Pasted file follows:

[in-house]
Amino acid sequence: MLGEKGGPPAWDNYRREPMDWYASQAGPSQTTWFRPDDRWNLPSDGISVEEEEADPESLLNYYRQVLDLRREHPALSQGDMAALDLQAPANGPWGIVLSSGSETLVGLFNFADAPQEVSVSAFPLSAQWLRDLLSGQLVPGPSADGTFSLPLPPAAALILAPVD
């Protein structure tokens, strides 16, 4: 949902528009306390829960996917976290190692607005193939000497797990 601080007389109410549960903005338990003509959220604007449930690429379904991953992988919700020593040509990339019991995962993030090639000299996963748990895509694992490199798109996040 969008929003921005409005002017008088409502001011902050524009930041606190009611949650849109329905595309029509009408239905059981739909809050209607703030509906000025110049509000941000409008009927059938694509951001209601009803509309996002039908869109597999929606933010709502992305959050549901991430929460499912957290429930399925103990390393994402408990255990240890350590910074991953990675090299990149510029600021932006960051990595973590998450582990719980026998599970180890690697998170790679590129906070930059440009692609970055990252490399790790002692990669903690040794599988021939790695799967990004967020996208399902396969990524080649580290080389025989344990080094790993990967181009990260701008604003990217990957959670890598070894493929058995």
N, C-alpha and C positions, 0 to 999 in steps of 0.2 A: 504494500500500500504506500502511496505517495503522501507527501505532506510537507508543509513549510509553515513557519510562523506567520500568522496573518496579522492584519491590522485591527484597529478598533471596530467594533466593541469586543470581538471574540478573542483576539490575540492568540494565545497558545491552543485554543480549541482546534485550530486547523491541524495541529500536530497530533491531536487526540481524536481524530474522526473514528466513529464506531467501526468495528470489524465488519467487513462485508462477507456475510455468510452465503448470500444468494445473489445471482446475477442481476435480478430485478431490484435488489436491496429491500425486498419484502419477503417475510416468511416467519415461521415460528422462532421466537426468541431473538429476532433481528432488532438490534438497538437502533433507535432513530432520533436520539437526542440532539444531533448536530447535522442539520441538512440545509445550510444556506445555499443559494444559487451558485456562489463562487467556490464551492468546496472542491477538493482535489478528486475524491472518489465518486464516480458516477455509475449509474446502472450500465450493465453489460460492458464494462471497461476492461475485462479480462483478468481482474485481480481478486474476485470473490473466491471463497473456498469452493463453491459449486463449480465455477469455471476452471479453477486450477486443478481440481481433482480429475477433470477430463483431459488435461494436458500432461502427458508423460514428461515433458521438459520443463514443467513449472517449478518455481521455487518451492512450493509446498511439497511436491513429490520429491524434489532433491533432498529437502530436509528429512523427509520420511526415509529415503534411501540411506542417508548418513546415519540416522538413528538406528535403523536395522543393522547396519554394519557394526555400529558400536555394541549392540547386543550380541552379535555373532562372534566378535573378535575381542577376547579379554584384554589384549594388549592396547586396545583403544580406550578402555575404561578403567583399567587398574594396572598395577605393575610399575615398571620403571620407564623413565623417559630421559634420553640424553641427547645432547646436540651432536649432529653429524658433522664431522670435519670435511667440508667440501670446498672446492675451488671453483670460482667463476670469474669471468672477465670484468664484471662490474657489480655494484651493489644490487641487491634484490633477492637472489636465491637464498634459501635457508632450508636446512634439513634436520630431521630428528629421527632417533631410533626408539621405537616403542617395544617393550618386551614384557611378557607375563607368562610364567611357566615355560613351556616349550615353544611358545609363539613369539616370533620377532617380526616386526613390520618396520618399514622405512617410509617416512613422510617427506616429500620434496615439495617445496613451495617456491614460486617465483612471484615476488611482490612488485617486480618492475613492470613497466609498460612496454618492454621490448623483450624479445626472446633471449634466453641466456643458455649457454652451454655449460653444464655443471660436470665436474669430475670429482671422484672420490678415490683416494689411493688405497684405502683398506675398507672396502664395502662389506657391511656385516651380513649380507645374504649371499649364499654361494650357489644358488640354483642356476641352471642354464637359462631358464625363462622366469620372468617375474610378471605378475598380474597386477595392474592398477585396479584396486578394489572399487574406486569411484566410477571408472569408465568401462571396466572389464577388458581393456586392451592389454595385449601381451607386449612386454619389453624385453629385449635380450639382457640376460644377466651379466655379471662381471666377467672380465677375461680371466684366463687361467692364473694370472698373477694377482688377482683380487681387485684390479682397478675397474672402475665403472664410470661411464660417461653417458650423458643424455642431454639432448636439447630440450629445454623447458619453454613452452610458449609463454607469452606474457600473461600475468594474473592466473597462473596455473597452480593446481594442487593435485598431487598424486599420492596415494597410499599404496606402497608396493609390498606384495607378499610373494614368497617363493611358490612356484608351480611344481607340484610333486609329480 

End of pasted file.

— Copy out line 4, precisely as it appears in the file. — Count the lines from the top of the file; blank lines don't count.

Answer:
N, C-alpha and C positions, 0 to 999 in steps of 0.2 A: 504494500500500500504506500502511496505517495503522501507527501505532506510537507508543509513549510509553515513557519510562523506567520500568522496573518496579522492584519491590522485591527484597529478598533471596530467594533466593541469586543470581538471574540478573542483576539490575540492568540494565545497558545491552543485554543480549541482546534485550530486547523491541524495541529500536530497530533491531536487526540481524536481524530474522526473514528466513529464506531467501526468495528470489524465488519467487513462485508462477507456475510455468510452465503448470500444468494445473489445471482446475477442481476435480478430485478431490484435488489436491496429491500425486498419484502419477503417475510416468511416467519415461521415460528422462532421466537426468541431473538429476532433481528432488532438490534438497538437502533433507535432513530432520533436520539437526542440532539444531533448536530447535522442539520441538512440545509445550510444556506445555499443559494444559487451558485456562489463562487467556490464551492468546496472542491477538493482535489478528486475524491472518489465518486464516480458516477455509475449509474446502472450500465450493465453489460460492458464494462471497461476492461475485462479480462483478468481482474485481480481478486474476485470473490473466491471463497473456498469452493463453491459449486463449480465455477469455471476452471479453477486450477486443478481440481481433482480429475477433470477430463483431459488435461494436458500432461502427458508423460514428461515433458521438459520443463514443467513449472517449478518455481521455487518451492512450493509446498511439497511436491513429490520429491524434489532433491533432498529437502530436509528429512523427509520420511526415509529415503534411501540411506542417508548418513546415519540416522538413528538406528535403523536395522543393522547396519554394519557394526555400529558400536555394541549392540547386543550380541552379535555373532562372534566378535573378535575381542577376547579379554584384554589384549594388549592396547586396545583403544580406550578402555575404561578403567583399567587398574594396572598395577605393575610399575615398571620403571620407564623413565623417559630421559634420553640424553641427547645432547646436540651432536649432529653429524658433522664431522670435519670435511667440508667440501670446498672446492675451488671453483670460482667463476670469474669471468672477465670484468664484471662490474657489480655494484651493489644490487641487491634484490633477492637472489636465491637464498634459501635457508632450508636446512634439513634436520630431521630428528629421527632417533631410533626408539621405537616403542617395544617393550618386551614384557611378557607375563607368562610364567611357566615355560613351556616349550615353544611358545609363539613369539616370533620377532617380526616386526613390520618396520618399514622405512617410509617416512613422510617427506616429500620434496615439495617445496613451495617456491614460486617465483612471484615476488611482490612488485617486480618492475613492470613497466609498460612496454618492454621490448623483450624479445626472446633471449634466453641466456643458455649457454652451454655449460653444464655443471660436470665436474669430475670429482671422484672420490678415490683416494689411493688405497684405502683398506675398507672396502664395502662389506657391511656385516651380513649380507645374504649371499649364499654361494650357489644358488640354483642356476641352471642354464637359462631358464625363462622366469620372468617375474610378471605378475598380474597386477595392474592398477585396479584396486578394489572399487574406486569411484566410477571408472569408465568401462571396466572389464577388458581393456586392451592389454595385449601381451607386449612386454619389453624385453629385449635380450639382457640376460644377466651379466655379471662381471666377467672380465677375461680371466684366463687361467692364473694370472698373477694377482688377482683380487681387485684390479682397478675397474672402475665403472664410470661411464660417461653417458650423458643424455642431454639432448636439447630440450629445454623447458619453454613452452610458449609463454607469452606474457600473461600475468594474473592466473597462473596455473597452480593446481594442487593435485598431487598424486599420492596415494597410499599404496606402497608396493609390498606384495607378499610373494614368497617363493611358490612356484608351480611344481607340484610333486609329480 